Since Putin’s declaration on this point, the Ingushes have already prepared a suit seeking the return to Ingushetia of the disputed Prigorodny district from North Osetia. The Russian Germans have called for the restoration of their republic in the Middle Volga. And other repressed peoples have indicated that they will now seek full compensation as well.

A third cluster of issues sparked by or at least intensified as a result of what is happening in Crimea concerns languages. Moscow has promised that there will be three state languages in Crimea – Russian, Ukrainian and Crimean Tatar. That in itself is not unprecedented: in Daghestan, for example, there are more.

But there is a serious issue. Since 1997, Crimean Tatars have used the Latin script rather than the Cyrillic-based one required by Russian Federation Law. Some Kazan Tatars want to change the alphabet their nation uses to the Latin script, and they will be able to invoke the Crimean precedent.

Elsewhere, language issues are likely to intensify. A few days ago, Anatoly Grigoryev, head of the Karelian Congress, called for the introduction of three state languages – Russian, Karelian and Finnish, arguing that “the status of the Republic of Karelia is no longer than that of the Republic of Crimea, and we have no fewer rights.”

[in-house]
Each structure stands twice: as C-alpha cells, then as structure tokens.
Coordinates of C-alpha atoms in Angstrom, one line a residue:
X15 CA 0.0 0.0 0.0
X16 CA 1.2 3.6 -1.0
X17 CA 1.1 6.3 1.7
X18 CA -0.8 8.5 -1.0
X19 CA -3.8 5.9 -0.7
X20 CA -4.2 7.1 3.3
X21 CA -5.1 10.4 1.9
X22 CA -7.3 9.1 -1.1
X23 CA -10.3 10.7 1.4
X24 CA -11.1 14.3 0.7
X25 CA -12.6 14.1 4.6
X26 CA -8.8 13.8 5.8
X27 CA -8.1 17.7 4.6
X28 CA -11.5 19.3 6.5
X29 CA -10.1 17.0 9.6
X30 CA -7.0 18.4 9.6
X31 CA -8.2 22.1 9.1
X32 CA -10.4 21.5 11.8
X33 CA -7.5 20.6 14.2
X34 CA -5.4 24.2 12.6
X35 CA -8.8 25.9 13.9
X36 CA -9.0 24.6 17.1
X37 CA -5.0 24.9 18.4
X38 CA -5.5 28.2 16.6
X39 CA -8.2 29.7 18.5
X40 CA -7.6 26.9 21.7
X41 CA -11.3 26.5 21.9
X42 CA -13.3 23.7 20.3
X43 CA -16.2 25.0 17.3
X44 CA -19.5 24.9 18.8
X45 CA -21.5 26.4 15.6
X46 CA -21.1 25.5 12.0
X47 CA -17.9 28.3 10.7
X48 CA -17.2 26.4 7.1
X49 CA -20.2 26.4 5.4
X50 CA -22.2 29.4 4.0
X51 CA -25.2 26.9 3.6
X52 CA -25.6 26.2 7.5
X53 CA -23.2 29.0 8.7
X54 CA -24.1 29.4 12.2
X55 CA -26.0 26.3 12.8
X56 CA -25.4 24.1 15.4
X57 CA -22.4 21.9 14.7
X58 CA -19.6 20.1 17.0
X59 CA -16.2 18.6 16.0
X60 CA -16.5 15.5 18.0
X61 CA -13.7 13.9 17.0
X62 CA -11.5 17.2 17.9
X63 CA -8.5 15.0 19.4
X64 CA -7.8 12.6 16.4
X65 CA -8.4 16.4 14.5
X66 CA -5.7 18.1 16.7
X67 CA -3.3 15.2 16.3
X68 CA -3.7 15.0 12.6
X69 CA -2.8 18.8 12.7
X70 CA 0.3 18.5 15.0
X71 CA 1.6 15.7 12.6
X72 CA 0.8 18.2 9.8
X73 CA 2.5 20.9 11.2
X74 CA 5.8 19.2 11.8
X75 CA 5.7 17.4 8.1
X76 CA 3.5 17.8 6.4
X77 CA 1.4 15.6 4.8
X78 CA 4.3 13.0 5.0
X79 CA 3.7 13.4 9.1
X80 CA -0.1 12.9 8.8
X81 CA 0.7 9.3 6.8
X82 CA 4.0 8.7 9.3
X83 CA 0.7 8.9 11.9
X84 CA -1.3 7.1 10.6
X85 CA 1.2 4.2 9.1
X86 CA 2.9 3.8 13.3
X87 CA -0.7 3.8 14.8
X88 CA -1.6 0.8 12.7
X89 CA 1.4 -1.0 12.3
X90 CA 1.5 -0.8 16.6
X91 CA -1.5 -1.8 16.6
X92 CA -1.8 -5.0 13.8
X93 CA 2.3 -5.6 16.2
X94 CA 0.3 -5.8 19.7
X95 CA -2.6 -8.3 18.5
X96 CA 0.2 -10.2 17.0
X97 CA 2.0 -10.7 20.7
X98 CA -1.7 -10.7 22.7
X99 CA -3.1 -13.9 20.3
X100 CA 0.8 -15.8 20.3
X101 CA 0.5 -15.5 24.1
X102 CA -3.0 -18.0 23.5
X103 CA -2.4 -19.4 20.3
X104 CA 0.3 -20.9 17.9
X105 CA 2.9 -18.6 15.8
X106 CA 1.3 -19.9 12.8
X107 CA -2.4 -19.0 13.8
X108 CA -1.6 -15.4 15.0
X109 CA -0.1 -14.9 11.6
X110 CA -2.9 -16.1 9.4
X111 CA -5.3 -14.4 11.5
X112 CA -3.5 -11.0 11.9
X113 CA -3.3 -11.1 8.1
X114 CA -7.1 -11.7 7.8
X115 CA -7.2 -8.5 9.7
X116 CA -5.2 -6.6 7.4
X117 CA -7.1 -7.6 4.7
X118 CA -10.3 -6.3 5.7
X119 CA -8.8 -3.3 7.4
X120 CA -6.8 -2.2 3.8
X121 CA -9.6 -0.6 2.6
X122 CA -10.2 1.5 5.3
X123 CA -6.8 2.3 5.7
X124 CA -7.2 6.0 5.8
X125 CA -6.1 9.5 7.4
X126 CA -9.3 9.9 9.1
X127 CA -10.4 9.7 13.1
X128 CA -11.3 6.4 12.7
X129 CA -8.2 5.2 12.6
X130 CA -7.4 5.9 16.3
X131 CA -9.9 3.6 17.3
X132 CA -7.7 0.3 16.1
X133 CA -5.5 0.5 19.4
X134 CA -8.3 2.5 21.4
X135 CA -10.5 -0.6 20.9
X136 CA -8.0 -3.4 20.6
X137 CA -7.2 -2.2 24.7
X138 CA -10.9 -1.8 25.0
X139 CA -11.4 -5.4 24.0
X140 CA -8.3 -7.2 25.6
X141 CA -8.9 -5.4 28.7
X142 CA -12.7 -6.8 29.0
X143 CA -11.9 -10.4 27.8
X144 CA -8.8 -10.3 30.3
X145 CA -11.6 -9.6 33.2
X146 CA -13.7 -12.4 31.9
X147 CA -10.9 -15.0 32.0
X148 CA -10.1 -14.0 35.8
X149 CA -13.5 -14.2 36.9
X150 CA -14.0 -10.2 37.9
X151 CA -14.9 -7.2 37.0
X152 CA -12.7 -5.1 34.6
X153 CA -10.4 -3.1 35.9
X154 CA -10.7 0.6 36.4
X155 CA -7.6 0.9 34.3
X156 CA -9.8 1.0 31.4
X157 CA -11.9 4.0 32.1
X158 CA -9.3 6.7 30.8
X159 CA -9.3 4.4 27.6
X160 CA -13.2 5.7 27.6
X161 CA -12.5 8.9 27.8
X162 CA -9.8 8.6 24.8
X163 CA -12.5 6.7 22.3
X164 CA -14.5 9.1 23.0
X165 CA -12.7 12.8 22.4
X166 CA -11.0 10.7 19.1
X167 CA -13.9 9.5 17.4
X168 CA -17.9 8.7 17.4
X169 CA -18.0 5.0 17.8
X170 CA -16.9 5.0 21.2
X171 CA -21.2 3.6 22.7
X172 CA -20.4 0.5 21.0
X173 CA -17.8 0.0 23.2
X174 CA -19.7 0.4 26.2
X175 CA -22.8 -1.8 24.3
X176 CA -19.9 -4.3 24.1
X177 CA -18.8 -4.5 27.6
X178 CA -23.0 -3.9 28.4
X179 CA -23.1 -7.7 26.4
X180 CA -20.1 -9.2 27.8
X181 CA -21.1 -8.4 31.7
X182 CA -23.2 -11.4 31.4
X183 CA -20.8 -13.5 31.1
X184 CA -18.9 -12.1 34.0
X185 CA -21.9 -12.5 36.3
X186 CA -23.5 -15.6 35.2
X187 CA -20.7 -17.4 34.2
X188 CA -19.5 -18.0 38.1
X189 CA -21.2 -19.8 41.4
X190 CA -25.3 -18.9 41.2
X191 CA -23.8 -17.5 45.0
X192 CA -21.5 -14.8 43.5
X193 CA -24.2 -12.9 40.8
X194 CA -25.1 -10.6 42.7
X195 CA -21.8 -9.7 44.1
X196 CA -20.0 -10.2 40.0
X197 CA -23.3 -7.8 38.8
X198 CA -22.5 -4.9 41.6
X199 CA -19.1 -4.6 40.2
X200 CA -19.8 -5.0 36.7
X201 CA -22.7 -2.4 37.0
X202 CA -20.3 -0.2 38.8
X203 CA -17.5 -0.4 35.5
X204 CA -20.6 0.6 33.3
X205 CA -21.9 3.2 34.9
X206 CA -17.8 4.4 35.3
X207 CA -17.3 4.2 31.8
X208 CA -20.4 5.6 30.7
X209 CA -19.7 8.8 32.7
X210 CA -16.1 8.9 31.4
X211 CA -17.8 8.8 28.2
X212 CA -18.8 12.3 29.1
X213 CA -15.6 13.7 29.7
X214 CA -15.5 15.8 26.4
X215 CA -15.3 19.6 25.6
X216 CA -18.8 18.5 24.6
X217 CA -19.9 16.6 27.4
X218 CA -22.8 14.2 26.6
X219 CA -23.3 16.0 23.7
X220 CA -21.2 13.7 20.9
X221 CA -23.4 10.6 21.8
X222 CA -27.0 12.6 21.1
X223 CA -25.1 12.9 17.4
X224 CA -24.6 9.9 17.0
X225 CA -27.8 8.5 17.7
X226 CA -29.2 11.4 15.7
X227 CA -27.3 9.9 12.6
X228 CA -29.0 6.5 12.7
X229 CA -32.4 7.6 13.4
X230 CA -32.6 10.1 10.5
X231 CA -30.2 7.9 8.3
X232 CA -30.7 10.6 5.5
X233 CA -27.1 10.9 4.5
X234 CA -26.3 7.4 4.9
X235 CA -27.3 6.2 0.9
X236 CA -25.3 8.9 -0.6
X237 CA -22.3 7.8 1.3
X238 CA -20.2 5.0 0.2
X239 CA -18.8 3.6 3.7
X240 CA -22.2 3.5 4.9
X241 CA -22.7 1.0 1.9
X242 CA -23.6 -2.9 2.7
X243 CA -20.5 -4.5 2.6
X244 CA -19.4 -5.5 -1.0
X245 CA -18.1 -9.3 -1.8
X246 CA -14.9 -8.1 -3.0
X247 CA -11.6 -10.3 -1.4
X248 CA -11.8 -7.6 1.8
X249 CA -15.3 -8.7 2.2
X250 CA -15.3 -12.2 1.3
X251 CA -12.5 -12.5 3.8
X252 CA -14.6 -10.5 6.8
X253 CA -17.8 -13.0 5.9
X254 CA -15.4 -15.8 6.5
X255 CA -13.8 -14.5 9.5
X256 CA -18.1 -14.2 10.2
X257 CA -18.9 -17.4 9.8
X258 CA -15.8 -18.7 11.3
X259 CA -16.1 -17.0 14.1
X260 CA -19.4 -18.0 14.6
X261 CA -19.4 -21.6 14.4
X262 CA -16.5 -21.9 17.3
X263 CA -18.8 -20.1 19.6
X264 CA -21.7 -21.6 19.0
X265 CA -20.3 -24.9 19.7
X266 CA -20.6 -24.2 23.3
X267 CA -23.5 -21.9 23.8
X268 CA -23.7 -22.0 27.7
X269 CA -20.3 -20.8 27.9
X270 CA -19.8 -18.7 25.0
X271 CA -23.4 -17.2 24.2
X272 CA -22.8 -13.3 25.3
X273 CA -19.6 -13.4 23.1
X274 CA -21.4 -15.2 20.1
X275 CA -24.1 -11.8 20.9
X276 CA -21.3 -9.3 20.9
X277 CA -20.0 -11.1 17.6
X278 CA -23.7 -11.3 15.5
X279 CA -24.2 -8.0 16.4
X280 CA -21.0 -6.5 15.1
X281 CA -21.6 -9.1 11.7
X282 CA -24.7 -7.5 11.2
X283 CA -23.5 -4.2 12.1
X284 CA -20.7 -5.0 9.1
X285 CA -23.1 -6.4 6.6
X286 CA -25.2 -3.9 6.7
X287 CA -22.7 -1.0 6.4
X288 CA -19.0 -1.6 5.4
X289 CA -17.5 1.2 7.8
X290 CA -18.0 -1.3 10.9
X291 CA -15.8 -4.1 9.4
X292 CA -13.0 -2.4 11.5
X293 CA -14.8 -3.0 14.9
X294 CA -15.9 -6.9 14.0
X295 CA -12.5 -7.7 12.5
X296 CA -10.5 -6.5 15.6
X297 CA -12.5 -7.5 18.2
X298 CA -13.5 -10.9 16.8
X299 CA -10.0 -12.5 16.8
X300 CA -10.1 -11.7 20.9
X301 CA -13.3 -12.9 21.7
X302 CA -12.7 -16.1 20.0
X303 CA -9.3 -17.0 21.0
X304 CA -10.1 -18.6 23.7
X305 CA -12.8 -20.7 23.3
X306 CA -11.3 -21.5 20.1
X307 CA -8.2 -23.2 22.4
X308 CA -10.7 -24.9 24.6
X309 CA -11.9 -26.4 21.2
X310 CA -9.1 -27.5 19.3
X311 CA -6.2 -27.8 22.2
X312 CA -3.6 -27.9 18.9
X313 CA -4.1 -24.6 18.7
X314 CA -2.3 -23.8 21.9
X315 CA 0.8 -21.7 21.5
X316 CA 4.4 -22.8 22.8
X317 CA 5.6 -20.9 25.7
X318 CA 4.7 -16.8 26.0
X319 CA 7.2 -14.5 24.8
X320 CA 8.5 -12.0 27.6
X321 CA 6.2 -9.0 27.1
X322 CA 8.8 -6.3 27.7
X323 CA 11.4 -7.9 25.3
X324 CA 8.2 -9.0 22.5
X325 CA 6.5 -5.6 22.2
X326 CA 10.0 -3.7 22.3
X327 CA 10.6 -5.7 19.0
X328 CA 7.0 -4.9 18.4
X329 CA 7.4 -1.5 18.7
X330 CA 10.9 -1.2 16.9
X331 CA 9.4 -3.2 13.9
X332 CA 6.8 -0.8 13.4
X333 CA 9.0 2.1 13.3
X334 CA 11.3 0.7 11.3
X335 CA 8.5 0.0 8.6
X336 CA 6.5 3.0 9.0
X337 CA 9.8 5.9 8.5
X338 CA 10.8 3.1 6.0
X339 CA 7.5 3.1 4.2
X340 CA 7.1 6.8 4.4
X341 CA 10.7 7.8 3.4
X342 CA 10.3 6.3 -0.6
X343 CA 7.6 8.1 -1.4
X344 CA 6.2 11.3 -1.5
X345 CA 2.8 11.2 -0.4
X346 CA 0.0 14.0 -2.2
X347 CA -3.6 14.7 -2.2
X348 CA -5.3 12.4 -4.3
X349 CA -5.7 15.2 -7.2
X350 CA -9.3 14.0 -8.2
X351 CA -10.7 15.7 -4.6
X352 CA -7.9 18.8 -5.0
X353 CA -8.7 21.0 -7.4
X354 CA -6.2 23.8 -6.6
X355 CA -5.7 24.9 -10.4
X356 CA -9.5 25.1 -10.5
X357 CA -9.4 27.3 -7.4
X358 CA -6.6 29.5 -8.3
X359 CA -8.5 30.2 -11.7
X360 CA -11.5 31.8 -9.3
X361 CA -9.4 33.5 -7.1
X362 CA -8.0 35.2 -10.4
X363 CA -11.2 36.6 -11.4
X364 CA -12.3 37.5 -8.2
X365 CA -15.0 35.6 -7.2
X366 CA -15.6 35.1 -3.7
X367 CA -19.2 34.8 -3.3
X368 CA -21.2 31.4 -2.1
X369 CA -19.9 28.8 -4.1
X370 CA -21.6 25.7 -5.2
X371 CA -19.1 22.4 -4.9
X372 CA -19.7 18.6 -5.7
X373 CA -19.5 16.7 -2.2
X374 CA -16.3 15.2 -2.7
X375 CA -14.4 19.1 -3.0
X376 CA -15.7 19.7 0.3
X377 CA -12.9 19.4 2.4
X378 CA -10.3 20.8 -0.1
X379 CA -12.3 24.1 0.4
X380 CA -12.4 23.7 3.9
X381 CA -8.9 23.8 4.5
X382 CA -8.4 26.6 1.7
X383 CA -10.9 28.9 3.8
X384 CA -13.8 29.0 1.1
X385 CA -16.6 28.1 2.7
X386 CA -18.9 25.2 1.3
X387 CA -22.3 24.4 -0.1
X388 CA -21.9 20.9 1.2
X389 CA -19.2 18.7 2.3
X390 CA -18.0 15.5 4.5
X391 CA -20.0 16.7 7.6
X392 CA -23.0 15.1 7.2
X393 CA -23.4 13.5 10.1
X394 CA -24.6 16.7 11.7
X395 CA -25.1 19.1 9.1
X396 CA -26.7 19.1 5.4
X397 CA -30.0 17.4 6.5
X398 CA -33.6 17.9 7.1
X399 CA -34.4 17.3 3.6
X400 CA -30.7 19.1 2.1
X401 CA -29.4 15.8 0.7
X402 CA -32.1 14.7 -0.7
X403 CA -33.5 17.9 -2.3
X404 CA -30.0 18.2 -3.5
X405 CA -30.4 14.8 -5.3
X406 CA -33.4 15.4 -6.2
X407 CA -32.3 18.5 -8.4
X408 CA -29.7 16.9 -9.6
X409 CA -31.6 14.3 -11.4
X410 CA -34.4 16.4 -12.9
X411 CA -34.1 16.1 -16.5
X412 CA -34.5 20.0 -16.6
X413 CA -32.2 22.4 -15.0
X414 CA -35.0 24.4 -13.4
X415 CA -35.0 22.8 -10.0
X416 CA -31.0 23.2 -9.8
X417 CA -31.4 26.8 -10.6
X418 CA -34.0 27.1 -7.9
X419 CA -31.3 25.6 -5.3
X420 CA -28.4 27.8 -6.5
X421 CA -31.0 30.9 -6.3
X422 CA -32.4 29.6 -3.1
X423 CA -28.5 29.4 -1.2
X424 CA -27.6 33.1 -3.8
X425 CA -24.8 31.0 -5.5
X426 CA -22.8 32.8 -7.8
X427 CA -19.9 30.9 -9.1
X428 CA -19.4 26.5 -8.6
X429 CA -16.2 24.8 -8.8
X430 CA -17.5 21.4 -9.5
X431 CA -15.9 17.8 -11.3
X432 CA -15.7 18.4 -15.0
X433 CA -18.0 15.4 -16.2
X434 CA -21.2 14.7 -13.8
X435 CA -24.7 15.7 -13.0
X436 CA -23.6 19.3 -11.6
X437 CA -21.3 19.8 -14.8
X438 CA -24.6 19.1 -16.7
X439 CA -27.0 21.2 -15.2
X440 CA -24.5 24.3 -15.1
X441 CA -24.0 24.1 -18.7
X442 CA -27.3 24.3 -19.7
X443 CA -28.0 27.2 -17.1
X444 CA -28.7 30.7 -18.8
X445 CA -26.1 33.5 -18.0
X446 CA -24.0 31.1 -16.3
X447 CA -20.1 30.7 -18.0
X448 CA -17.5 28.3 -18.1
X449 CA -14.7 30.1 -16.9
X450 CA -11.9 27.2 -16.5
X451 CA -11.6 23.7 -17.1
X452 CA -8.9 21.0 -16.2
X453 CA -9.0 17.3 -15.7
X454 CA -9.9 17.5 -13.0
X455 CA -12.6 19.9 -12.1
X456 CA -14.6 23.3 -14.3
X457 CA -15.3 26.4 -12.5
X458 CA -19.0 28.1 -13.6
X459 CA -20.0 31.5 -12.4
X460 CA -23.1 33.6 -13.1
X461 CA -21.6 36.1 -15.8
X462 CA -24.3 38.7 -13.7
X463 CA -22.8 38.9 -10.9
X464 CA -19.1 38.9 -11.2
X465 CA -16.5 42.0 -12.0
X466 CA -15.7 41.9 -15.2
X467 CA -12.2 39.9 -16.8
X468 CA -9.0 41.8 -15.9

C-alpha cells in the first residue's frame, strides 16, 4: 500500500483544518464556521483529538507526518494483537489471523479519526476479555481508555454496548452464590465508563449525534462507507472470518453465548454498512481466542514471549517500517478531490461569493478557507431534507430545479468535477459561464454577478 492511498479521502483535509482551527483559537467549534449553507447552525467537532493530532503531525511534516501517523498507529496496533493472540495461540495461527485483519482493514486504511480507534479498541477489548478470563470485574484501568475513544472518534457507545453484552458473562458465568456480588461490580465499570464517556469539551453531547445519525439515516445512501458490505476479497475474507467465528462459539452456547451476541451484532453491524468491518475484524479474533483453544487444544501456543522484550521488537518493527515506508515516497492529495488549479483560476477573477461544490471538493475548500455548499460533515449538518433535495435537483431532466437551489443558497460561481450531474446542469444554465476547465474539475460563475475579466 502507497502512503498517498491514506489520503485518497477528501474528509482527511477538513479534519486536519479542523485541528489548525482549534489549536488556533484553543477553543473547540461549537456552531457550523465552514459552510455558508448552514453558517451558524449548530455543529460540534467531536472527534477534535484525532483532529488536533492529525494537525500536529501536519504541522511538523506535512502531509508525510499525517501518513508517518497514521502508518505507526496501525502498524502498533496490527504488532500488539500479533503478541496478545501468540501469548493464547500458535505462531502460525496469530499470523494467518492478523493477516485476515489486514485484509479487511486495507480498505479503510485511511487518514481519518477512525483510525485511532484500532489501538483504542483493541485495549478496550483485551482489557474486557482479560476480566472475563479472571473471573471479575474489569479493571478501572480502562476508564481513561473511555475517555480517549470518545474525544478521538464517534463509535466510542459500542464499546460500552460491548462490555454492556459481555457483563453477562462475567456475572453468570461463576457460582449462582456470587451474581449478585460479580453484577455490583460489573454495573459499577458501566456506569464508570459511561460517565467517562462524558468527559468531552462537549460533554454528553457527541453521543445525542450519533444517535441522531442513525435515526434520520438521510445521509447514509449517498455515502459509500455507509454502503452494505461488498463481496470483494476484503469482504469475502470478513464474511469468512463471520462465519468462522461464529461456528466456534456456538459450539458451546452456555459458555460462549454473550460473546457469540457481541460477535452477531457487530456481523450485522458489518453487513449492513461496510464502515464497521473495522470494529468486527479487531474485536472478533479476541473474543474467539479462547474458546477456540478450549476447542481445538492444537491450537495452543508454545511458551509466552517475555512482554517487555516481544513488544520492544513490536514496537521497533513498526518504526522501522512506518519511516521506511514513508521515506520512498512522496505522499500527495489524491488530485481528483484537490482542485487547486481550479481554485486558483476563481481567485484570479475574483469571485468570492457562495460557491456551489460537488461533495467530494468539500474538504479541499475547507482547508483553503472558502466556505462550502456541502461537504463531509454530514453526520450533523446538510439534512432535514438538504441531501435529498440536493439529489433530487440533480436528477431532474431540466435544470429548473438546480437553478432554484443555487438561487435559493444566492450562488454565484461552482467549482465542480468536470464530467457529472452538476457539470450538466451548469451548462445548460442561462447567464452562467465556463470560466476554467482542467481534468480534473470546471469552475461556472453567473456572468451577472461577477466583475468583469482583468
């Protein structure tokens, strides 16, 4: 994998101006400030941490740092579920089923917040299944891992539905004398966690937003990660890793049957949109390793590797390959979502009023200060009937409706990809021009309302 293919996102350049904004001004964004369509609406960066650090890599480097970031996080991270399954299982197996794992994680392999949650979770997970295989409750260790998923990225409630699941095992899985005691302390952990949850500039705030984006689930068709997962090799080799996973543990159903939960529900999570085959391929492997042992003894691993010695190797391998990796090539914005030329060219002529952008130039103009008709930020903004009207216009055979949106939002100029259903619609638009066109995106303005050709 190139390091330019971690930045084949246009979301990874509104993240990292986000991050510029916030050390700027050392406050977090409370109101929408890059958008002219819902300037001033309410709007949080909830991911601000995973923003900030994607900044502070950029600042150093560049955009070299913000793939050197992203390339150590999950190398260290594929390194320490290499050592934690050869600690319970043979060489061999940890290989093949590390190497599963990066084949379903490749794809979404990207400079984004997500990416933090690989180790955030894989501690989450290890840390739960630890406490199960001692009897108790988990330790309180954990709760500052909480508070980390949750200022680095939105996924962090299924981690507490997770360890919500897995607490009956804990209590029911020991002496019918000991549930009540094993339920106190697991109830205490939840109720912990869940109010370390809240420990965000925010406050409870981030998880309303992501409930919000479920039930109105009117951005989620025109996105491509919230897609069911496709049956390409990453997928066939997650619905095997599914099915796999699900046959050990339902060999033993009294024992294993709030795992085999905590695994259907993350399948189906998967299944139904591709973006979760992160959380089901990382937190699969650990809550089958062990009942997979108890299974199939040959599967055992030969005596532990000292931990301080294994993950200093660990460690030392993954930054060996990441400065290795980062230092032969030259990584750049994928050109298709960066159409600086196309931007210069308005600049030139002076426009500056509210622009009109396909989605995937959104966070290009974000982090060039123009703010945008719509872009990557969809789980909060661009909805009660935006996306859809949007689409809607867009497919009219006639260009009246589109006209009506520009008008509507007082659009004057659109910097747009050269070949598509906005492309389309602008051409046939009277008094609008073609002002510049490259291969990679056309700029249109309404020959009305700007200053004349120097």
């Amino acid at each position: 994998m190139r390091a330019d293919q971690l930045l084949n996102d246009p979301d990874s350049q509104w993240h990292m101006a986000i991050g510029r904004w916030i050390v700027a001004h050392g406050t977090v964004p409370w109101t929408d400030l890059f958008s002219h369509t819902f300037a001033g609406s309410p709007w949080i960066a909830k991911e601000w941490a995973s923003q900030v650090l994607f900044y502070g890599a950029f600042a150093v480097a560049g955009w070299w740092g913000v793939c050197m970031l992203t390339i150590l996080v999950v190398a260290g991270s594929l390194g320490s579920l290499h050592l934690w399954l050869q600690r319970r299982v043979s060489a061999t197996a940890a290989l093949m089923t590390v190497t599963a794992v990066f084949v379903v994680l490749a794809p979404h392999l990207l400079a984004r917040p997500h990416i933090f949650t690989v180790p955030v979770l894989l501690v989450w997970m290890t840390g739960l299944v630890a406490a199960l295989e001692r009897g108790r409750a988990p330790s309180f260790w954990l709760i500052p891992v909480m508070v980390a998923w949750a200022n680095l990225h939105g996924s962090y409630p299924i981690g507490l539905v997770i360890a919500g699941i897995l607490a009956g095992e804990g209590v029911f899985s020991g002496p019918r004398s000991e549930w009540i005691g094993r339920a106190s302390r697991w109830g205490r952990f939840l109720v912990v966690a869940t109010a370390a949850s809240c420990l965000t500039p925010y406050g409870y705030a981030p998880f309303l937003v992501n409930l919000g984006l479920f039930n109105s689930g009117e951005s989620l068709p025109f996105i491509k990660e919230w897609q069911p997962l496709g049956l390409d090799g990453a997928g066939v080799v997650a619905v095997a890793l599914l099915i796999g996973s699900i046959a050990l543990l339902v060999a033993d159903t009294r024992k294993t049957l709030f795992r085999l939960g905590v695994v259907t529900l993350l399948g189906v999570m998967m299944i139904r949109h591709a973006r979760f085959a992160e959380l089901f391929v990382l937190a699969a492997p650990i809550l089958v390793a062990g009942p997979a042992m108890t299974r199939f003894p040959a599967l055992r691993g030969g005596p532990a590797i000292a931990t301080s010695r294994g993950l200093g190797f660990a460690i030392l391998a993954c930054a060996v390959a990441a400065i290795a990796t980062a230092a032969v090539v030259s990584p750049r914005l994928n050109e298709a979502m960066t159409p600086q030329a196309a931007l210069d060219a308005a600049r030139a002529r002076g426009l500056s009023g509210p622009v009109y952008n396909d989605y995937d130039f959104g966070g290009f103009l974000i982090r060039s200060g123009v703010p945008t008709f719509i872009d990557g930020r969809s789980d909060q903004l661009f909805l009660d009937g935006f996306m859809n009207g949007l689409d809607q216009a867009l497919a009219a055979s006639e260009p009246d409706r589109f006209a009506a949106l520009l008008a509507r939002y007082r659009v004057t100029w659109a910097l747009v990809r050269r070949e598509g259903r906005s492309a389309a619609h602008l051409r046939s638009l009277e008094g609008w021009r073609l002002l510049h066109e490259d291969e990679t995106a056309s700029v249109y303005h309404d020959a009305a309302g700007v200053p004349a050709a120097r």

And the fourth way that Crimea is likely to affect nationality policy in the Russian Federation concerns the nature of Russian federalism as such. Up to now, those subjects have been of two kinds: ethno-national republics which have more rights, and non-ethnic oblasts and krays which have fewer.

But “now in our Federation has appeared a subject with the rank of a republic but which does not have any relation to an ethnic division,” Lyange points out. That could “transform the table o ranks of the administrative division of the country” because the krays and oblasts “will want to return to the issue of [their] status,” employing Crimea as a precedent.

That could lead to moves to eliminate the difference in the constitutional and legal status of republics, on the one hand, and oblasts and krays, on the other, but if that appears to be the case, the republics will certainly see this as a threat to themselves and contest it. At the very least, this is another way in which Crimea will heighten ethnic tensions within Russia.

Another way in which Crimea is likely to have an impact concerns “major ethnic communities living outside of national republics.” According to Lyange, on the basis of the Crimean precedent, “they can aspire to the introduction in krays and oblasts of their native language as a state language.” Tatars in Nizhny Novgorod could certainly ask for that.

Obviously, all these things are going to be controversial, but Lyange expresses the hope that they can be “discussed inside the country … quietly and without resorting to hysteria” and what she calls “Maidan-like xenophobic terminology.” There is little reason to think that her hopes will prove true in the ethnically overheated Russia of today.